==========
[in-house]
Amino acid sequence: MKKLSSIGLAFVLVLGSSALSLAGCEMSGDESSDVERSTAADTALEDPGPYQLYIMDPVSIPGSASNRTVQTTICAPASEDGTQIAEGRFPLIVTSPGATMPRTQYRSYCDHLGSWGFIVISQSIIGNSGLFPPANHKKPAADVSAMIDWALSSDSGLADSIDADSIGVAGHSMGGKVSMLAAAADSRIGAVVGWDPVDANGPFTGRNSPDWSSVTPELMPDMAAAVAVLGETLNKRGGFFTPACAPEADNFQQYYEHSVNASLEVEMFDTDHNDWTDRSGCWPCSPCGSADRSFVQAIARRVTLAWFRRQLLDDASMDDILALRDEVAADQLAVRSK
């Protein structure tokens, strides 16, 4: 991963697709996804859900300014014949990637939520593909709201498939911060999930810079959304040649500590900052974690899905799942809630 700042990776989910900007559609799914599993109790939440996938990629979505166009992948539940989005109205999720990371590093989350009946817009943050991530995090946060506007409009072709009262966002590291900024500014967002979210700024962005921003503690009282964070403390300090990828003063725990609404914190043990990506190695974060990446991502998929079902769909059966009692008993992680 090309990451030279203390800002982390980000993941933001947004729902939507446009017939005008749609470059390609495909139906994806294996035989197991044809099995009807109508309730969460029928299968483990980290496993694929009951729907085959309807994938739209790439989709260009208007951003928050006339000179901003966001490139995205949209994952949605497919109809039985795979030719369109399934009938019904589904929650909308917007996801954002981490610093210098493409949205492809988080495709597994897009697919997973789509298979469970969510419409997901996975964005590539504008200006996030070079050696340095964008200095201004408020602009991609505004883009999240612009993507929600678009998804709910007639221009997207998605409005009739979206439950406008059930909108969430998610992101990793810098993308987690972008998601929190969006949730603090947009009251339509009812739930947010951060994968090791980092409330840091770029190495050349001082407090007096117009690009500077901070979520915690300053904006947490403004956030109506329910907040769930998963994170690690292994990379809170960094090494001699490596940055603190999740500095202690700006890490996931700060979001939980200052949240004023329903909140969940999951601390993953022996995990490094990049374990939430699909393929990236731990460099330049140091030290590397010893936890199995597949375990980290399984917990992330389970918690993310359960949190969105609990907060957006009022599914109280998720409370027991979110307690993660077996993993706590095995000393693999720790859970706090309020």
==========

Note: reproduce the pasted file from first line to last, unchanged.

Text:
[in-house]
Amino acid sequence: MKKLSSIGLAFVLVLGSSALSLAGCEMSGDESSDVERSTAADTALEDPGPYQLYIMDPVSIPGSASNRTVQTTICAPASEDGTQIAEGRFPLIVTSPGATMPRTQYRSYCDHLGSWGFIVISQSIIGNSGLFPPANHKKPAADVSAMIDWALSSDSGLADSIDADSIGVAGHSMGGKVSMLAAAADSRIGAVVGWDPVDANGPFTGRNSPDWSSVTPELMPDMAAAVAVLGETLNKRGGFFTPACAPEADNFQQYYEHSVNASLEVEMFDTDHNDWTDRSGCWPCSPCGSADRSFVQAIARRVTLAWFRRQLLDDASMDDILALRDEVAADQLAVRSK
């Protein structure tokens, strides 16, 4: 991963697709996804859900300014014949990637939520593909709201498939911060999930810079959304040649500590900052974690899905799942809630 700042990776989910900007559609799914599993109790939440996938990629979505166009992948539940989005109205999720990371590093989350009946817009943050991530995090946060506007409009072709009262966002590291900024500014967002979210700024962005921003503690009282964070403390300090990828003063725990609404914190043990990506190695974060990446991502998929079902769909059966009692008993992680 090309990451030279203390800002982390980000993941933001947004729902939507446009017939005008749609470059390609495909139906994806294996035989197991044809099995009807109508309730969460029928299968483990980290496993694929009951729907085959309807994938739209790439989709260009208007951003928050006339000179901003966001490139995205949209994952949605497919109809039985795979030719369109399934009938019904589904929650909308917007996801954002981490610093210098493409949205492809988080495709597994897009697919997973789509298979469970969510419409997901996975964005590539504008200006996030070079050696340095964008200095201004408020602009991609505004883009999240612009993507929600678009998804709910007639221009997207998605409005009739979206439950406008059930909108969430998610992101990793810098993308987690972008998601929190969006949730603090947009009251339509009812739930947010951060994968090791980092409330840091770029190495050349001082407090007096117009690009500077901070979520915690300053904006947490403004956030109506329910907040769930998963994170690690292994990379809170960094090494001699490596940055603190999740500095202690700006890490996931700060979001939980200052949240004023329903909140969940999951601390993953022996995990490094990049374990939430699909393929990236731990460099330049140091030290590397010893936890199995597949375990980290399984917990992330389970918690993310359960949190969105609990907060957006009022599914109280998720409370027991979110307690993660077996993993706590095995000393693999720790859970706090309020």